In Italy taxes are too high and salaries too low
In ten years taxes have increased by 3.2%, while salaries have only grown 2%. The president of Confindustria Squinzi sounds the alarm: fiscal pressure has reached 55%
by Massimo Morici
After implementing the measures foreseen by the latest anti-crisis package, fiscal pressure in Italy would average about 45%, compared to 42.1% in 2011; 45% that becomes 55% if the calculation is made minus the submerged GDP.
In other words, more than half a worker's salary ends up in the state treasury, between taxes and other levies.
The president of the Italian confederation of industries, Confindustria, Giorgio Squinzi said this recently during a hearing in Parliament.
As if to remind the political class that that is where they should take action. But the figures presented by the leader of the industrialists, and CEO of the multinational Mapei, were certainly not news to the experts.
He had already brought them to the attention, among others, of the Italian Trade Confederation, Confcommercio, last July adding as one of the causes of the enormous fiscal weight on the shoulders of the Italians the size of the underground economy, which in Italy is estimated at around 17.5% of the GDP - though there is some disagreement among the various research centers about the real dimensions of the black economy.
However, the trade association observed that "this value is not only the highest in our recent economic history, but is also an absolute world record".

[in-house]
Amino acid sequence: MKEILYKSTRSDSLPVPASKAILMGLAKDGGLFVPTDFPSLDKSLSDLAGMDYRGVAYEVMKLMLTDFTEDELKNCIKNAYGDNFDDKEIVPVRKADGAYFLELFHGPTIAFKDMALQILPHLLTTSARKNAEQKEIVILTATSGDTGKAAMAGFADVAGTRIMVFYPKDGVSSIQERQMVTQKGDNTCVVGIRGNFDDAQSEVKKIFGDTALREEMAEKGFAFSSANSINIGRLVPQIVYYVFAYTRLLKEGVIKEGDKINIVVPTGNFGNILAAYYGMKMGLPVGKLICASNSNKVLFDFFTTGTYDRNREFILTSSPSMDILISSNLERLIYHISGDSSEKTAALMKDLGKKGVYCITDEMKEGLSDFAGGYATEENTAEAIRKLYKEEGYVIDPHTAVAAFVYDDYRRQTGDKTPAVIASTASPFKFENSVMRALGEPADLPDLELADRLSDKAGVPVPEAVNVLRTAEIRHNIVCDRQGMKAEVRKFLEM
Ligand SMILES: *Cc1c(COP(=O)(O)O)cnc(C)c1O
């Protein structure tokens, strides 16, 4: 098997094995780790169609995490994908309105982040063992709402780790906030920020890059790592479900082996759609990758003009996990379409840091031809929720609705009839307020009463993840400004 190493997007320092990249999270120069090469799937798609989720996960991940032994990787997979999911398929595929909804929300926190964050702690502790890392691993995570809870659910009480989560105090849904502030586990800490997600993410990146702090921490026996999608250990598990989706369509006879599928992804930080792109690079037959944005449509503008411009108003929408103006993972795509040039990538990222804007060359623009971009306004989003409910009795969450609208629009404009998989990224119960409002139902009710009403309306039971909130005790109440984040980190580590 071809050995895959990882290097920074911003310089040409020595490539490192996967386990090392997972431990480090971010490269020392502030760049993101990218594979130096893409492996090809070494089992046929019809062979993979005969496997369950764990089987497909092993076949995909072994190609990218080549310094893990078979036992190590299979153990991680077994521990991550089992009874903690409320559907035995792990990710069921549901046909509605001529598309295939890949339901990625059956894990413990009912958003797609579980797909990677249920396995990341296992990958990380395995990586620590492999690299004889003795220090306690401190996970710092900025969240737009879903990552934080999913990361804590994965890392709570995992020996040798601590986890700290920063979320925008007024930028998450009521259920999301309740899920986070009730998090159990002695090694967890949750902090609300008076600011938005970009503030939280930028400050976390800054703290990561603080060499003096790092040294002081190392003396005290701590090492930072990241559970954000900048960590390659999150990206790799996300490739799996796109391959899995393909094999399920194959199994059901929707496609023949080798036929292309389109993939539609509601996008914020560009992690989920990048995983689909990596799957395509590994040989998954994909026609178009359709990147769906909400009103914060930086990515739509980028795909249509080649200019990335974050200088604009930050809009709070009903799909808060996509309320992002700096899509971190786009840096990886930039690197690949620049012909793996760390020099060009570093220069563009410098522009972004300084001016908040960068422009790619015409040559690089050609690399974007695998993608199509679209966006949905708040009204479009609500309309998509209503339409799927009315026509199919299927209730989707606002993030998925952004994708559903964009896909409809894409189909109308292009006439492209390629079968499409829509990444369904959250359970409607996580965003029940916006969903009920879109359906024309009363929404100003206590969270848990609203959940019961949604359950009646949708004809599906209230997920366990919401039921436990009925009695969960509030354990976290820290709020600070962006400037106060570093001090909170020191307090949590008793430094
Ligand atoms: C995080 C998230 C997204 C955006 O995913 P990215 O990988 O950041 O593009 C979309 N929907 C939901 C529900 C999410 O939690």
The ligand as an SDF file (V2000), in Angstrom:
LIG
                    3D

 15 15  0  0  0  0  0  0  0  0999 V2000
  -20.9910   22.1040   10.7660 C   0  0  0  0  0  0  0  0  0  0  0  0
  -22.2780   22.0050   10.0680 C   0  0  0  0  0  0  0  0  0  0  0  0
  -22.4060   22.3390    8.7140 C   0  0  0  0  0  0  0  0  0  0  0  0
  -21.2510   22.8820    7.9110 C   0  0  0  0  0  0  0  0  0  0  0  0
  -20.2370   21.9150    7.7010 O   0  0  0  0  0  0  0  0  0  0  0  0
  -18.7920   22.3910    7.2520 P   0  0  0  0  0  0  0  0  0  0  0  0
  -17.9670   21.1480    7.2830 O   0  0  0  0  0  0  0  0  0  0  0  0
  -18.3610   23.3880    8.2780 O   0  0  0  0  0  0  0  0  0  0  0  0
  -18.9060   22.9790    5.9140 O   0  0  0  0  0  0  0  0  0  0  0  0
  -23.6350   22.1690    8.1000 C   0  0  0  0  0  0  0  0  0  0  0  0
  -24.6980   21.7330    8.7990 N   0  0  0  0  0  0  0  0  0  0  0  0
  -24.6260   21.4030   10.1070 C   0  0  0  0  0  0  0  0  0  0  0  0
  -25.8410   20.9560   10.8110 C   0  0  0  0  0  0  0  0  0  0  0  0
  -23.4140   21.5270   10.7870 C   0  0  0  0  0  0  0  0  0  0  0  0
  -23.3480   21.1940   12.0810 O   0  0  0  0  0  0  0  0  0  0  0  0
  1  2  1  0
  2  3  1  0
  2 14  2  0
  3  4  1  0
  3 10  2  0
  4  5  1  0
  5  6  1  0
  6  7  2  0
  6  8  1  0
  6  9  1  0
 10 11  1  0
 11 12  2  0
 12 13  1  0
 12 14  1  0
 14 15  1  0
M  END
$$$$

Considering the effective fiscal pressure, indeed, Italy has the highest taxes in the world, ahead of Denmark (48.6%,) France (48.2%) and Sweden (48%,) and almost twice those of the United States (28%.)
But even considering the visible economy alone, our country is in fifth place, much higher than the European average (40.6%), and on a par with the Scandinavian countries where, however, in the long-term, we can see a downward trend, while in Italy taxes in the last 12 years have increased by 3.4%.
In France, in the same period, they increased by just 0.4%; in Denmark, Belgium and Sweden, on the other hand, they went down respectively by 2.8, 1.6 and 6.3%.
Then we also have to consider that the increased fiscal pressure in Italy also corresponded to a loss of available wealth by Italian families.
The consumer association Codacons, comparing the prices of 100 products at the end of 2001 with current prices, had estimated in December 2011 a loss of purchasing power of 39.7% by the middle class, with respect to 2002, the year Italy joined the eurozone, for a total additional cost of about 10,850 euro.
During the same period (more specifically, from 2000 to 2010) Bankitalia has calculated that average real net retributions increased by only 29 euro, from 1,410 to 1,439 euro, an increase of just 2%.